I just finished watching Apple’s “Spring Forward” event. If you know me, you know that I’ve been an Apple fanboi since the very first Mac’s came out in 1984. So, of course I’d spend ninety minutes of a workday watching an Apple event! While I miss Steve Jobs’ ability to sway an audience with his “Reality Distortion Field”, I enjoy getting a glimpse of what the folks in Cupertino have created for us mere mortals.
Today’s event featured the Apple Watch, a groundbreaking device that, if my family pays attention to my birthday present hints (read, “pleas and downright begging”) will reside on my wrist soon. That’s because I love watches. Always have. I’d have a different watch for each day of the month if I could. And, I love impressive new gadgets. Always have. After all, I owned an original Apple Newton (and endured scorn and ridicule because of it.)
There was, however, about a three-year period that I didn’t wear a watch. I noticed that none of the teenagers I was around were wearing watches. They always had their phone with them, and would pull their phone out of their pocket or purse to check the time. That seemed kind of cumbersome for just checking the time, but then I realized they were also checking to see if there were any new texts. That’s when I quit wearing a watch—I didn’t want to be seen as clinging to an old technology or mannerism. (Thankfully, kids began wearing watches again a couple of years ago. Big, honking things. I went back to wearing my pilot and hiker watches.)
So, I’ll be wearing an Apple Watch, for more reasons than just being a geeky gadget-and-watch-loving youth leader. Here are a few of my other reasons, and why I think that youth leaders need to stay on top of emerging technologies.
1. It’s Forward Thinking
This new gadget doesn’t merely replace my old watches with a new wiz-bang version of telling time. It opens a myriad of doors to new areas that can benefit from tech. Health tracking; even more timely and intimate texting than is available by phone; productivity and schedule help; Apple Pay; and more to come as developers figure out more cool things that a wearable device can help with.
2. It’s Cool
Youth leaders cannot afford to be dorks. I know, it’s a sad truth. While I can’t (and don’t) try to be “hip and with it” by adopting teenage styles and lingo, I do need to be someone that a teenager thinks is a cool old codger. Adopting new tech is one way I can remain up to speed with the fast changing youth culture.
3. It’s Functional
I can hardly wait to control the music playback or Keynote slideshow in a youth room from my Apple Watch. Or, use it to schedule an after-school “Fries and Coke” meetup with a couple of kids. Or, track my hikes, heart rate, and calorie burn with it. Or even freak out some parents with the “Fart” app!
The event concluded with this statement: “And that’s what we are focused on – pushing forward and creating the future.” That’s could also be said of us in youth ministry. Pushing forward and creating the future is one reason I’ve stayed in youth ministry so long. We live in the future!
Yesterday, a picture of a dress went viral because of fundamental disagreement. Some people saw a blue and black dress. Others saw a white and gold dress. Both were completely convinced that the way they saw the dress was correct and that everyone else was wrong (or that something was wrong with them). For the record, our office is divided on what color The Dress is (although it’s obviously blue and black).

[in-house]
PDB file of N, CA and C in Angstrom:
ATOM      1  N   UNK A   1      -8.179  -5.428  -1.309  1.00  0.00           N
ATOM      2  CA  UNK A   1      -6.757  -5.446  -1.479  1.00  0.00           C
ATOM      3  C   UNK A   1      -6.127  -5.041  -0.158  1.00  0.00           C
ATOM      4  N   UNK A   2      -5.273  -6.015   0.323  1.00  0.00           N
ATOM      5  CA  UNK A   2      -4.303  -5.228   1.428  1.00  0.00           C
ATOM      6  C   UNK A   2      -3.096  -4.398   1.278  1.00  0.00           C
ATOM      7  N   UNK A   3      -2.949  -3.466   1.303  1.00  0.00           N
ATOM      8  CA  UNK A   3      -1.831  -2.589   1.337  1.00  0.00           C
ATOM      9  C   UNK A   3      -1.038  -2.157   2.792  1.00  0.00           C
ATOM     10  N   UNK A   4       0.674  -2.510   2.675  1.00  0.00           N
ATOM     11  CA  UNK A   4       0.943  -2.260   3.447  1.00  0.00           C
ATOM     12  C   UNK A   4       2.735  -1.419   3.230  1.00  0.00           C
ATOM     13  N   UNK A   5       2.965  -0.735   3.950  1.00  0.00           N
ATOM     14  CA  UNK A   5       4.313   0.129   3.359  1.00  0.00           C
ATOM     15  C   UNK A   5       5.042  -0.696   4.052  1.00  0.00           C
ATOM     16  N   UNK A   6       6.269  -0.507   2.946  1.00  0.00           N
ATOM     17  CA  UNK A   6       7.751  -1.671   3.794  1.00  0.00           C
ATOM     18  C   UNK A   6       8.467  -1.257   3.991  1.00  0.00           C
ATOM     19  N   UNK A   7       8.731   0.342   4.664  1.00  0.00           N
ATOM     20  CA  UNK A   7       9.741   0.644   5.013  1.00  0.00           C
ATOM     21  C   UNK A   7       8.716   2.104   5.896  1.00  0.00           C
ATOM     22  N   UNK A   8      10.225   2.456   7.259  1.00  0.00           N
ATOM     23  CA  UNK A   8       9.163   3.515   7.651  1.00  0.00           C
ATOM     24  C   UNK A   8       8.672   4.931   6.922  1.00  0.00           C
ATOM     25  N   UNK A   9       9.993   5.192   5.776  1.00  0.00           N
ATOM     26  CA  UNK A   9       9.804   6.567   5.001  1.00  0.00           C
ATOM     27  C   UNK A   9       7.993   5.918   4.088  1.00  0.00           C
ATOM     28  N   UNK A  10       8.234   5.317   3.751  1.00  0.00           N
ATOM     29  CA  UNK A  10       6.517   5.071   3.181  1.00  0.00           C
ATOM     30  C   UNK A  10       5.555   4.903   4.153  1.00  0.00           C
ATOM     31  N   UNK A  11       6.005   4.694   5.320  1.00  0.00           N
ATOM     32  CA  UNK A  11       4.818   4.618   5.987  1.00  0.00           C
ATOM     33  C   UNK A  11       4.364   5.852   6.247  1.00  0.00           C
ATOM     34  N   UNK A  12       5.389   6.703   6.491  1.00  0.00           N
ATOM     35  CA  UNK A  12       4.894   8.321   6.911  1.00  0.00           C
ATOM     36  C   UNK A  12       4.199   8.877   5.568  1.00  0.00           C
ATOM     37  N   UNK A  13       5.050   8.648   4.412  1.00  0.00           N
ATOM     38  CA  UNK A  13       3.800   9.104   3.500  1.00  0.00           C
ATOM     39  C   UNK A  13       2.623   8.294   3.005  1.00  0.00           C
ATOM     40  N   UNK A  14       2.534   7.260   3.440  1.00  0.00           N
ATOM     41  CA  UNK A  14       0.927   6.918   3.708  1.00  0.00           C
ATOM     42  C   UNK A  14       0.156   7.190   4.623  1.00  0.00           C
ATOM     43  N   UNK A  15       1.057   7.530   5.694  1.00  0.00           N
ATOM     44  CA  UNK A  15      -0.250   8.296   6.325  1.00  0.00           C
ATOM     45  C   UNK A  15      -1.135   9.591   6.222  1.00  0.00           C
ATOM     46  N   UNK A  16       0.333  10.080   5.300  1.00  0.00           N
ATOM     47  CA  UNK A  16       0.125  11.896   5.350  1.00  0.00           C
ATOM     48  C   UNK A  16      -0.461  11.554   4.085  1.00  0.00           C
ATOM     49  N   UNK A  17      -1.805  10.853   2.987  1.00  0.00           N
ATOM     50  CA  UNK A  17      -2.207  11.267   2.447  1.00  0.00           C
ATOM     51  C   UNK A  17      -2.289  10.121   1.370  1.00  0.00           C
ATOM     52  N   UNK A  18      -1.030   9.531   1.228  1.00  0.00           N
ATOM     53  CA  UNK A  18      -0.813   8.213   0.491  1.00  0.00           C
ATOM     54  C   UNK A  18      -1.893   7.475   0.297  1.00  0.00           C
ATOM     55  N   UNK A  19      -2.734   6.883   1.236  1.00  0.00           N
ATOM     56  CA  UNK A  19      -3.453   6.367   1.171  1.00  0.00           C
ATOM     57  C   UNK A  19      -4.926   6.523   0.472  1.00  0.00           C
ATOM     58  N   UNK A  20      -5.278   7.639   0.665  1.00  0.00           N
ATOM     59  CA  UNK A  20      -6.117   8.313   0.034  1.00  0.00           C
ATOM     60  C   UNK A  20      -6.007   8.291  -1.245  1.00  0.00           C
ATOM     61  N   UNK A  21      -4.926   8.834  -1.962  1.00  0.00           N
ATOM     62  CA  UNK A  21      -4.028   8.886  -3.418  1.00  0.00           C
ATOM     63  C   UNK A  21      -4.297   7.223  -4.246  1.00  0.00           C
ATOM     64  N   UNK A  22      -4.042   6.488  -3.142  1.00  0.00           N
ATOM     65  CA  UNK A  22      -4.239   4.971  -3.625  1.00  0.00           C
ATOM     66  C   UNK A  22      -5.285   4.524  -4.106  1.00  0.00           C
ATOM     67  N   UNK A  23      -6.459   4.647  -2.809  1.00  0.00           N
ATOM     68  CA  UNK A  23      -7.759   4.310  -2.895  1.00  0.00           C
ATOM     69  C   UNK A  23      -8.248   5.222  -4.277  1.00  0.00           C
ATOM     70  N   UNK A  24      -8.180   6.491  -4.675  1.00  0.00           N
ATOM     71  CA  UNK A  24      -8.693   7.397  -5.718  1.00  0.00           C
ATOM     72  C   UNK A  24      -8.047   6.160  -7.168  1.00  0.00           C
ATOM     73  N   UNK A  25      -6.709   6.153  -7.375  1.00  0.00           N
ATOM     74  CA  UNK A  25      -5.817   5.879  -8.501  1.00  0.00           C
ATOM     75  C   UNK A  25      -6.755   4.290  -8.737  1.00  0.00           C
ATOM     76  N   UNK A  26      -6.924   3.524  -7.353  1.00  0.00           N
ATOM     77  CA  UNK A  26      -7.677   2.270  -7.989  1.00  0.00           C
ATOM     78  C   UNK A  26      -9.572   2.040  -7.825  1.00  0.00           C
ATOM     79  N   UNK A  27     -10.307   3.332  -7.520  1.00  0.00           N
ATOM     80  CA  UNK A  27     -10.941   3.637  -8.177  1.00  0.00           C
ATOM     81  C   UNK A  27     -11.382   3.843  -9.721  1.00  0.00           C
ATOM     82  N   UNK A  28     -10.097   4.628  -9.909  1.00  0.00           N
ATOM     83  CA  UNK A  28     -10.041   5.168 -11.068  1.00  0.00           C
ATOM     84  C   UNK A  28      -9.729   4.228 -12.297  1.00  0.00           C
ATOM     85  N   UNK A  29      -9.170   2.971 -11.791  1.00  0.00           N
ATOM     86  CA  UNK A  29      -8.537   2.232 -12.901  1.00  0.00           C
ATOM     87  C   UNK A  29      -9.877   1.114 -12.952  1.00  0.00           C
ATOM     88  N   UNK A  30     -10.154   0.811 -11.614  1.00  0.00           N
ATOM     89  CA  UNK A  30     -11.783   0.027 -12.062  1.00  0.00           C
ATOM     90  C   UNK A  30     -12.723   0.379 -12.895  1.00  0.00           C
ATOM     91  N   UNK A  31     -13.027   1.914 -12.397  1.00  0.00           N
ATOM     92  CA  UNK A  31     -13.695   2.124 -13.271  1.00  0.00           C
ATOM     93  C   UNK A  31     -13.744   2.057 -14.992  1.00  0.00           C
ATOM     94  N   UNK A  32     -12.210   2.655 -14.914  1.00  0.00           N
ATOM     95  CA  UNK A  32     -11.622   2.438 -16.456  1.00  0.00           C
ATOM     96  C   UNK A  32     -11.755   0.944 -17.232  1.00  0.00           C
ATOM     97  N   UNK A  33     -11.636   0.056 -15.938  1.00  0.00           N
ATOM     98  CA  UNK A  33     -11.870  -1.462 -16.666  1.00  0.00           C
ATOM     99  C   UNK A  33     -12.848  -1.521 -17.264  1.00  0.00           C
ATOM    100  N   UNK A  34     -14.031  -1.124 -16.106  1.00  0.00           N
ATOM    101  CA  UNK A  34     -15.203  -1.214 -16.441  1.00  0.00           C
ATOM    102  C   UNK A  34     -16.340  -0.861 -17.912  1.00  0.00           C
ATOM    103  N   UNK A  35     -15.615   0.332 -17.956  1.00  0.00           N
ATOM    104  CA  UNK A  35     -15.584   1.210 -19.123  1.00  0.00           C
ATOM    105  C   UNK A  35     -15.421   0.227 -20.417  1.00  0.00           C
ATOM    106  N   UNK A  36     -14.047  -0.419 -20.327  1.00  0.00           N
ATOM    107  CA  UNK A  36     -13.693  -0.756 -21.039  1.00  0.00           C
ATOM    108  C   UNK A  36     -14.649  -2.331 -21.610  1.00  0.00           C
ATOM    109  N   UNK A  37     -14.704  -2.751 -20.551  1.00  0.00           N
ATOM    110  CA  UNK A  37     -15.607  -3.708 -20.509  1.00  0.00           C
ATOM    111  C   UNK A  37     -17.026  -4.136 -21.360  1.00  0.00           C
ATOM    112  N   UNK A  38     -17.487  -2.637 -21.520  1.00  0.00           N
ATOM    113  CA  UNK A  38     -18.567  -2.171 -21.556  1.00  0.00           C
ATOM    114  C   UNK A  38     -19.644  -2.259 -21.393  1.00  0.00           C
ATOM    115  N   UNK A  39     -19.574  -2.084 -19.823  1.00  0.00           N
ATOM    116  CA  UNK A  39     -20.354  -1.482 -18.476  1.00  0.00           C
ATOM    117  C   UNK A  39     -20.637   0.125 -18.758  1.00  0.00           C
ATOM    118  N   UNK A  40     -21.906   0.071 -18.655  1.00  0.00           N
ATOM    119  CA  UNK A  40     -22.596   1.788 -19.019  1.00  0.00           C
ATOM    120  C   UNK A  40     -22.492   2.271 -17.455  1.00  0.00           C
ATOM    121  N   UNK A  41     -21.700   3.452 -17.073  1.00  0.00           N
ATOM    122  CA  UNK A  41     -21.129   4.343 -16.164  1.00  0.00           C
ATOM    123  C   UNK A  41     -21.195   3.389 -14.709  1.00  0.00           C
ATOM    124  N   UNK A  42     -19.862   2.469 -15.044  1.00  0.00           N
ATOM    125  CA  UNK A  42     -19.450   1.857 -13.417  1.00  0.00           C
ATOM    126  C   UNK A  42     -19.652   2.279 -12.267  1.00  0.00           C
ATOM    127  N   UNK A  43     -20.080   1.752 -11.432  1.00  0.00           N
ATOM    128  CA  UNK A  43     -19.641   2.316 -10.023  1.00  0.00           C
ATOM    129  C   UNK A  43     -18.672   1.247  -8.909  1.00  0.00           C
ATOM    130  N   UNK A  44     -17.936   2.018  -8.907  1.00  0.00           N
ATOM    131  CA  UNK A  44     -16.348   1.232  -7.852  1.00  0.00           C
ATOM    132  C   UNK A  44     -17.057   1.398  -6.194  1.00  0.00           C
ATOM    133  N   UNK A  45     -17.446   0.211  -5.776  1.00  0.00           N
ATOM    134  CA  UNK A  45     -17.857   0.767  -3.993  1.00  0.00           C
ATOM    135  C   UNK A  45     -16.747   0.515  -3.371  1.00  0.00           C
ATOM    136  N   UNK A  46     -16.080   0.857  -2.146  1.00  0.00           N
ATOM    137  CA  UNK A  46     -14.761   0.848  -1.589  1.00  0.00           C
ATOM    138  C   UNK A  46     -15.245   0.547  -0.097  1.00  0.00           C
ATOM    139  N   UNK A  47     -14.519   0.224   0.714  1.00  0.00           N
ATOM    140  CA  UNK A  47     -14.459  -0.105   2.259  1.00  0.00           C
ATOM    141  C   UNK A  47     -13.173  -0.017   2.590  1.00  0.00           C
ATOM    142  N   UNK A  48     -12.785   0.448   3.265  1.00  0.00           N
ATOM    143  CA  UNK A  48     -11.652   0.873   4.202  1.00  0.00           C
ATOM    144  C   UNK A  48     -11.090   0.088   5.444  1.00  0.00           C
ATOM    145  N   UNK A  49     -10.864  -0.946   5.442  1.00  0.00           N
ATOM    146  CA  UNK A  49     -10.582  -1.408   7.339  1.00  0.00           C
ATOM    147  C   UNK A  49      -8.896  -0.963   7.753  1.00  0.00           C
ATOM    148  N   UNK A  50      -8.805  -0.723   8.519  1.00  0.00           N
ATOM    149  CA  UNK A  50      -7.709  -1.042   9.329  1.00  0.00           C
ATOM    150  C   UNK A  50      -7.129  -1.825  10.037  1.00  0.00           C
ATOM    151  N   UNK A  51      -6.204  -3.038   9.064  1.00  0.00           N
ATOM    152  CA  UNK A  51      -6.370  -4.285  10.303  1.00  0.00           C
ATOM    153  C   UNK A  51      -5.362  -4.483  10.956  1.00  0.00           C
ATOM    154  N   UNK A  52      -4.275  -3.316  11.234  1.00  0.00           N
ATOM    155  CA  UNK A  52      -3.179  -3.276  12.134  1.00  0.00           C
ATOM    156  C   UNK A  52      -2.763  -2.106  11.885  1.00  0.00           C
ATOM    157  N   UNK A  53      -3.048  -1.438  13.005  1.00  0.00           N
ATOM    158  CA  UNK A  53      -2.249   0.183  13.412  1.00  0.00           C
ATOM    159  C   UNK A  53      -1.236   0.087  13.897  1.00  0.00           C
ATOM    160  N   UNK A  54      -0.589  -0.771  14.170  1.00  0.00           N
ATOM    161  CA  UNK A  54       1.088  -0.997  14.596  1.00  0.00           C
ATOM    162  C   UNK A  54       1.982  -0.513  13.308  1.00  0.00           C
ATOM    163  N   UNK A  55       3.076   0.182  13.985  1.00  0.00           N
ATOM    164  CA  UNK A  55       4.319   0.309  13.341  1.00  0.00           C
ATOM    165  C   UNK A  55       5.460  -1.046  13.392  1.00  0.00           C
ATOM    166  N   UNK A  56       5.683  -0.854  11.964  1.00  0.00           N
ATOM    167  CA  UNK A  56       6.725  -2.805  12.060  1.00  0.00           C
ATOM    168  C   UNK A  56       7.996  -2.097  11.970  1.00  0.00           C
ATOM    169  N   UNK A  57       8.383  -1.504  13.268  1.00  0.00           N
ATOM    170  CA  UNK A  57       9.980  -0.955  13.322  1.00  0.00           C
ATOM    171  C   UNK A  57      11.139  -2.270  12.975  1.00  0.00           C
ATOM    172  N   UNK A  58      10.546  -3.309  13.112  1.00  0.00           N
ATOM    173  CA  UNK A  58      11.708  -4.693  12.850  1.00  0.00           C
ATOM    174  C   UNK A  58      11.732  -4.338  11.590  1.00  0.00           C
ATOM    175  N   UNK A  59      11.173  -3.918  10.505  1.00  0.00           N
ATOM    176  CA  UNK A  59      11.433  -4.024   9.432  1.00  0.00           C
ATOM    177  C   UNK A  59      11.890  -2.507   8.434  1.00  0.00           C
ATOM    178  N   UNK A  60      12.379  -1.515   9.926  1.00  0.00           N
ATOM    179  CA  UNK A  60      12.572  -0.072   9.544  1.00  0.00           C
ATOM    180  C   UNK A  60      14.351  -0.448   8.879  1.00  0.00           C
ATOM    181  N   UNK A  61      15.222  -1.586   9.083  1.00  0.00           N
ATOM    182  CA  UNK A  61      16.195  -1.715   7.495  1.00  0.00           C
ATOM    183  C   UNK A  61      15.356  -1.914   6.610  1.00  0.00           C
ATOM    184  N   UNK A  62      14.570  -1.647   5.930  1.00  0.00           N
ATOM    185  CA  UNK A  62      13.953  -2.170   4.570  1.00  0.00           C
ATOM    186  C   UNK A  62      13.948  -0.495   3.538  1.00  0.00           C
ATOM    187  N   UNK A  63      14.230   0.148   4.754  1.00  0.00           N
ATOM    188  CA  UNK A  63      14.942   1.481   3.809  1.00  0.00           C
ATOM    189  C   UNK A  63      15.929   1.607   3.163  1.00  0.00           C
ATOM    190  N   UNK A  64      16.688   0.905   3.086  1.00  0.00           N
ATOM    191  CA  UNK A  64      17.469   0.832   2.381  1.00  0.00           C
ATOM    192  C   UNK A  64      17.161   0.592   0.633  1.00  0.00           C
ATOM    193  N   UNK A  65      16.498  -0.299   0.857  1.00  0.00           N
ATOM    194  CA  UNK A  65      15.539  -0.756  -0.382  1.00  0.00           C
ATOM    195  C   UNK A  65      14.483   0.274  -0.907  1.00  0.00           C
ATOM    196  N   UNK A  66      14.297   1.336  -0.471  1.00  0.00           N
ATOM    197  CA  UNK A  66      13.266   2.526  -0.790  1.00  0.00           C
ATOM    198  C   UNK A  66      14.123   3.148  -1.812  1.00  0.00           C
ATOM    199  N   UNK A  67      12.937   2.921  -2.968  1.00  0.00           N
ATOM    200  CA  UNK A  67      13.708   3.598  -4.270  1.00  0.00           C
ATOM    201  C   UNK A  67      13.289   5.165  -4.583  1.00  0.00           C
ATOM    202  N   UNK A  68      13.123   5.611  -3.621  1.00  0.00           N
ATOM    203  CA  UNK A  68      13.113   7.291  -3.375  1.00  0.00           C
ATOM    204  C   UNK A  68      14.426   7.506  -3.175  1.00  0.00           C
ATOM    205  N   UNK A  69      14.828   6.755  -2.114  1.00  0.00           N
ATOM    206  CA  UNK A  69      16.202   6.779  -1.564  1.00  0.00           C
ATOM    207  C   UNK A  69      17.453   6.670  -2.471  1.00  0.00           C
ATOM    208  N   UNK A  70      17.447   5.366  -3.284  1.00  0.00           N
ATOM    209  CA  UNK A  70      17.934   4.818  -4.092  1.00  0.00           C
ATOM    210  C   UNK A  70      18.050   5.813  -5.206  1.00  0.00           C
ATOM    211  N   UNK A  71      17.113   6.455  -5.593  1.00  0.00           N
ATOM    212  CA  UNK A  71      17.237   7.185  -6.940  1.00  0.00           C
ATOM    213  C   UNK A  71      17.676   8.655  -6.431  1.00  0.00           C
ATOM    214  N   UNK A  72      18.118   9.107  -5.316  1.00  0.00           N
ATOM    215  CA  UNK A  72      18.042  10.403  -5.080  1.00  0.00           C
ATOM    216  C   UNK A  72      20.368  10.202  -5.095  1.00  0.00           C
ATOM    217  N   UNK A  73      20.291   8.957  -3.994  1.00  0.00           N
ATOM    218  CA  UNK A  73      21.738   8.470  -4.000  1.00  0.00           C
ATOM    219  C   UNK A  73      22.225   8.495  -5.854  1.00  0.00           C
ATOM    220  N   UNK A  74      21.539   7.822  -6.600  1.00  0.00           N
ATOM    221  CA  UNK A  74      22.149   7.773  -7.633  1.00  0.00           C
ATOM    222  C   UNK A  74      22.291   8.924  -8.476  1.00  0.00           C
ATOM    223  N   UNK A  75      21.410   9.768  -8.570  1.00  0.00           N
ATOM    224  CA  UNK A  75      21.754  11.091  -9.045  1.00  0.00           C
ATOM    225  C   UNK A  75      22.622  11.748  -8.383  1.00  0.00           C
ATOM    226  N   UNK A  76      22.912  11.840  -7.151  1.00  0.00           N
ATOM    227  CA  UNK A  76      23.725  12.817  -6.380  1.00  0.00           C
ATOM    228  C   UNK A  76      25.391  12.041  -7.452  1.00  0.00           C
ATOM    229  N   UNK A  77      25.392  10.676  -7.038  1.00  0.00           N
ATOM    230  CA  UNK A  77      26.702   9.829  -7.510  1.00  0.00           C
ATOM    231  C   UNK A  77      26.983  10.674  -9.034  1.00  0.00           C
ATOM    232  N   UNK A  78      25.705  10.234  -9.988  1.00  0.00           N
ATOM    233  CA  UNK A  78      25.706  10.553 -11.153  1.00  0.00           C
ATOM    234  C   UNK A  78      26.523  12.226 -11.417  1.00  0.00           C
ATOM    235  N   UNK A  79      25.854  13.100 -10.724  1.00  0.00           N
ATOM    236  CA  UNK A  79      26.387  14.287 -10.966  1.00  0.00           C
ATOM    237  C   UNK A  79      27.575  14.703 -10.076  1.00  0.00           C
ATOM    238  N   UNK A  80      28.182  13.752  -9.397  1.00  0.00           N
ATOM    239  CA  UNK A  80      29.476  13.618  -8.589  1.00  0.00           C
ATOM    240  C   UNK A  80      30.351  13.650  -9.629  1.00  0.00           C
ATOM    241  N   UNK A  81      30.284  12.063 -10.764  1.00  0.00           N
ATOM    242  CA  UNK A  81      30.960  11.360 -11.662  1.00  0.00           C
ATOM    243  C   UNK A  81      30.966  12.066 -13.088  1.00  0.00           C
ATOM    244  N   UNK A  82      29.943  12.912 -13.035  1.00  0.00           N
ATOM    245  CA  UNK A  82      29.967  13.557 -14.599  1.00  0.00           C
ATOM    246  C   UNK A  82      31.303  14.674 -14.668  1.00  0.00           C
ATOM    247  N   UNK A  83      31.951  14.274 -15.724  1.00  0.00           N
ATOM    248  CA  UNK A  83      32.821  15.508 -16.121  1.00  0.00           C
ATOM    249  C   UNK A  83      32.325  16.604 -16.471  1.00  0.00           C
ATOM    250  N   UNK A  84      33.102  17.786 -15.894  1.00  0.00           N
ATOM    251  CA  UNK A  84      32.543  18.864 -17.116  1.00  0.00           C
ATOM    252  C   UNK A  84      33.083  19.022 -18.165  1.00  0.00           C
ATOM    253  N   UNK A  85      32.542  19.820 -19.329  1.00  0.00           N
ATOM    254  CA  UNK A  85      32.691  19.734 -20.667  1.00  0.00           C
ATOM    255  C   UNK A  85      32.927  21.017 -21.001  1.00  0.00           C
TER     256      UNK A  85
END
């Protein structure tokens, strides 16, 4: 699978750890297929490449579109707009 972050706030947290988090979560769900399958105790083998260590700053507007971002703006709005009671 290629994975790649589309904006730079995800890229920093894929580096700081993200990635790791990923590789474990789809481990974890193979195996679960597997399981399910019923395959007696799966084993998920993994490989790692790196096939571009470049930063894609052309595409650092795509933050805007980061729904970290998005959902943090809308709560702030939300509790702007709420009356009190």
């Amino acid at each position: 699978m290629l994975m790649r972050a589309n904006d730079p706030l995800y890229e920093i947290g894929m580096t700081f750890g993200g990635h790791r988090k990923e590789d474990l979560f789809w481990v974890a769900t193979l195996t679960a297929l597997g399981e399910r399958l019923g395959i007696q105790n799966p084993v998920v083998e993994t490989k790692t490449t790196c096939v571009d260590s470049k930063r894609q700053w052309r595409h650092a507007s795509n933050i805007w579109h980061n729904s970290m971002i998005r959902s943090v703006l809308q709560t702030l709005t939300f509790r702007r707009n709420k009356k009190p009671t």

Here are a couple of things we can all learn from this strange social experience:
- We all see thing differently. Jesus calls us to see things in this world differently than the world sees them. (Romans 12:2)
- If we are to effectively serve God and the world, we MUST walk in unity, regardless of differing opinions. We cannot afford to be so divided on issues that we cannot serve alongside one another. (1 Corinthians 1:10)
If this topic is still trending with your kids this weekend, here are a couple of ideas of how to use it on Sunday morning with your young friends:
- Divide Into Teams – Have the kids stand in the middle of the room. Show the photo of the dress, and have those who see white/gold go to one side of the room, and those who see blue/brown go to the other side of the room. Now you have two teams!
- Use It As An Illustration – This is a good example of subjectivity versus truth. People “see” the photo differently, but does that mean there’s not a “true” interpretation of the photo? Does all “truth” depend on a person’s opinion?
Here is a picture of the infamous thing in case you haven’t yet seen it.
“Classically trained beat-boxer” Jimmy Fallon and Tonight Show guest Will Smith prove the truth of “There’s an app for that”. HT USA Today.
The Nashville area woke up today to ice, sleet, rain, snow, and below freezing temperatures. And the forecast is that we’ll be in the deep freeze all week. Which means everything that’s falling is going to stick around for a while.
So of course, I have this stuck in my head. You’re welcome.
Our re:Tuned Discussion Starters take mainstream songs and help you use them as a jumping off point for a conversation with students. Here are 3 recent re:Tuned guides featuring Grammy winners from Sunday night’s show:
Imagine for a moment that you were in a band (and what youth leader hasn’t imagined that?). Now, imagine that over the course of ten days, your band would play events for YouTube and Sirius XM, rock multiple sold-out arena shows, perform on The TODAY Show and cap everything off by winning two Grammy Awards. Pretty intense, right?
Well, our Team interlinc Members for KING & COUNTRY did exactly that over the last ten days and we are so excited for them.
And how about this for a commitment to student ministry? In the midst of this insane whirlwind of a schedule, Luke and Joel took time out to Skype with the youth group at Wildwood Baptist Church in Acworth, GA. The Wildwood youth group won our “No Shave November” contest and a for KING & COUNTRY “virtual-visit” to their Wednesday night meeting. Here’s what Youth Pastor Terry Huey said after their call:
The guys had a really great spirit with the students. They answered every question that was asked, encouraged the students and the leaders, sang with us, and prayed over the students and our ministry. They are the real deal!
Now, that’s the focus on the things that are important!
They are walking out Matthew 6:33 that promises that if we “seek first His kingdom and His righteousness, all these things will be given to us.” These guys’ commitment to serving the church, and specifically young people, is a big deal and part of their DNA as a band. We are honored to be partners in youth ministry with them.
If you want to know more about for KING & COUNTRY, please visit their interlinc artist page. Plus for a limited time everyone (not just YLO Members) can get the complete youth group session built around their song “Fix My Eyes” and see how you can get Bible studies, chord charts and tons more youth ministry resources for your youth group!
It’s the most universal of lyrics. The best of the fillers. The one part of the song everyone knows and sings along to.
It’s the “Whoa” … or is it “Woo”? Or “Ohhh”? Or “Ooo” … ???